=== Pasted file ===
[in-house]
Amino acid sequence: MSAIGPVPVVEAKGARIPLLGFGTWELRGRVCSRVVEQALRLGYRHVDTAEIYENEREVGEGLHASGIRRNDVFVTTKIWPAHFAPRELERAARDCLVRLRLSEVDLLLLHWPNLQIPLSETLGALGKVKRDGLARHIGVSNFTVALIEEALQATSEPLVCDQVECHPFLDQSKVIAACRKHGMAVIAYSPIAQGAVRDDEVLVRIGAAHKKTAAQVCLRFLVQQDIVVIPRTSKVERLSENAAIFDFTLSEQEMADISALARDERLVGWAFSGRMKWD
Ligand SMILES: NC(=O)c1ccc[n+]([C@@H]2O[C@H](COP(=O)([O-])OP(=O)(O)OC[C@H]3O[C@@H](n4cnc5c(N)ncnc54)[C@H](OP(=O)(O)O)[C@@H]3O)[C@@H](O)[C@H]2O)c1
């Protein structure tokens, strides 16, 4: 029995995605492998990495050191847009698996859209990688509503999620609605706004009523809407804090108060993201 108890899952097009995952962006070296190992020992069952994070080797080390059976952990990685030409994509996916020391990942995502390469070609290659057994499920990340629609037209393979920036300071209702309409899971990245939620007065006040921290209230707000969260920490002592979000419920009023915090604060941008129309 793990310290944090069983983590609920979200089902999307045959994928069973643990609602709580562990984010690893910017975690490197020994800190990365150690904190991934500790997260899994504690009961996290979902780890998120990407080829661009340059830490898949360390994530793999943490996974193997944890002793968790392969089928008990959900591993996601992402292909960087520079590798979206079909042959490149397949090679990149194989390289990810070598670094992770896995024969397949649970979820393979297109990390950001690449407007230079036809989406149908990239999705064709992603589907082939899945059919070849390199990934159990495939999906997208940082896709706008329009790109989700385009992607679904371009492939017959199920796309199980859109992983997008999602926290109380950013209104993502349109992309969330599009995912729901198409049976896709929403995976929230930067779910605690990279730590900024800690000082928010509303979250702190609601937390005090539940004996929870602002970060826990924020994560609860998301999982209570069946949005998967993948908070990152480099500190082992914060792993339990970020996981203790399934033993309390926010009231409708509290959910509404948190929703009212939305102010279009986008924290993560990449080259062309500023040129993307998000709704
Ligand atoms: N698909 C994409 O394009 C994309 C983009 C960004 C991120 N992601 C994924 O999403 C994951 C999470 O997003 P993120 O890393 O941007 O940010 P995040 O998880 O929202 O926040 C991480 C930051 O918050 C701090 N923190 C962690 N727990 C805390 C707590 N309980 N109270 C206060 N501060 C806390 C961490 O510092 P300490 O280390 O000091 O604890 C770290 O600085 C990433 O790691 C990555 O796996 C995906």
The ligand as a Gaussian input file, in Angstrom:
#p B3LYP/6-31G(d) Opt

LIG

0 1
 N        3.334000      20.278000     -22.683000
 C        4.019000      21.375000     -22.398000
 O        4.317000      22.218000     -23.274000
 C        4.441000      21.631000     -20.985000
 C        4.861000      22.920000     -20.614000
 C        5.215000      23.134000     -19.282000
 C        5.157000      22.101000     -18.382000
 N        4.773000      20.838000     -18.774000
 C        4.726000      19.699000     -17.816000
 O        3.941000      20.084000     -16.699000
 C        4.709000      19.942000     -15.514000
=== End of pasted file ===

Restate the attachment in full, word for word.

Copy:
[in-house]
Amino acid sequence: MSAIGPVPVVEAKGARIPLLGFGTWELRGRVCSRVVEQALRLGYRHVDTAEIYENEREVGEGLHASGIRRNDVFVTTKIWPAHFAPRELERAARDCLVRLRLSEVDLLLLHWPNLQIPLSETLGALGKVKRDGLARHIGVSNFTVALIEEALQATSEPLVCDQVECHPFLDQSKVIAACRKHGMAVIAYSPIAQGAVRDDEVLVRIGAAHKKTAAQVCLRFLVQQDIVVIPRTSKVERLSENAAIFDFTLSEQEMADISALARDERLVGWAFSGRMKWD
Ligand SMILES: NC(=O)c1ccc[n+]([C@@H]2O[C@H](COP(=O)([O-])OP(=O)(O)OC[C@H]3O[C@@H](n4cnc5c(N)ncnc54)[C@H](OP(=O)(O)O)[C@@H]3O)[C@@H](O)[C@H]2O)c1
């Protein structure tokens, strides 16, 4: 029995995605492998990495050191847009698996859209990688509503999620609605706004009523809407804090108060993201 108890899952097009995952962006070296190992020992069952994070080797080390059976952990990685030409994509996916020391990942995502390469070609290659057994499920990340629609037209393979920036300071209702309409899971990245939620007065006040921290209230707000969260920490002592979000419920009023915090604060941008129309 793990310290944090069983983590609920979200089902999307045959994928069973643990609602709580562990984010690893910017975690490197020994800190990365150690904190991934500790997260899994504690009961996290979902780890998120990407080829661009340059830490898949360390994530793999943490996974193997944890002793968790392969089928008990959900591993996601992402292909960087520079590798979206079909042959490149397949090679990149194989390289990810070598670094992770896995024969397949649970979820393979297109990390950001690449407007230079036809989406149908990239999705064709992603589907082939899945059919070849390199990934159990495939999906997208940082896709706008329009790109989700385009992607679904371009492939017959199920796309199980859109992983997008999602926290109380950013209104993502349109992309969330599009995912729901198409049976896709929403995976929230930067779910605690990279730590900024800690000082928010509303979250702190609601937390005090539940004996929870602002970060826990924020994560609860998301999982209570069946949005998967993948908070990152480099500190082992914060792993339990970020996981203790399934033993309390926010009231409708509290959910509404948190929703009212939305102010279009986008924290993560990449080259062309500023040129993307998000709704
Ligand atoms: N698909 C994409 O394009 C994309 C983009 C960004 C991120 N992601 C994924 O999403 C994951 C999470 O997003 P993120 O890393 O941007 O940010 P995040 O998880 O929202 O926040 C991480 C930051 O918050 C701090 N923190 C962690 N727990 C805390 C707590 N309980 N109270 C206060 N501060 C806390 C961490 O510092 P300490 O280390 O000091 O604890 C770290 O600085 C990433 O790691 C990555 O796996 C995906």
The ligand as a Gaussian input file, in Angstrom:
#p B3LYP/6-31G(d) Opt

LIG

0 1
 N        3.334000      20.278000     -22.683000
 C        4.019000      21.375000     -22.398000
 O        4.317000      22.218000     -23.274000
 C        4.441000      21.631000     -20.985000
 C        4.861000      22.920000     -20.614000
 C        5.215000      23.134000     -19.282000
 C        5.157000      22.101000     -18.382000
 N        4.773000      20.838000     -18.774000
 C        4.726000      19.699000     -17.816000
 O        3.941000      20.084000     -16.699000
 C        4.709000      19.942000     -15.514000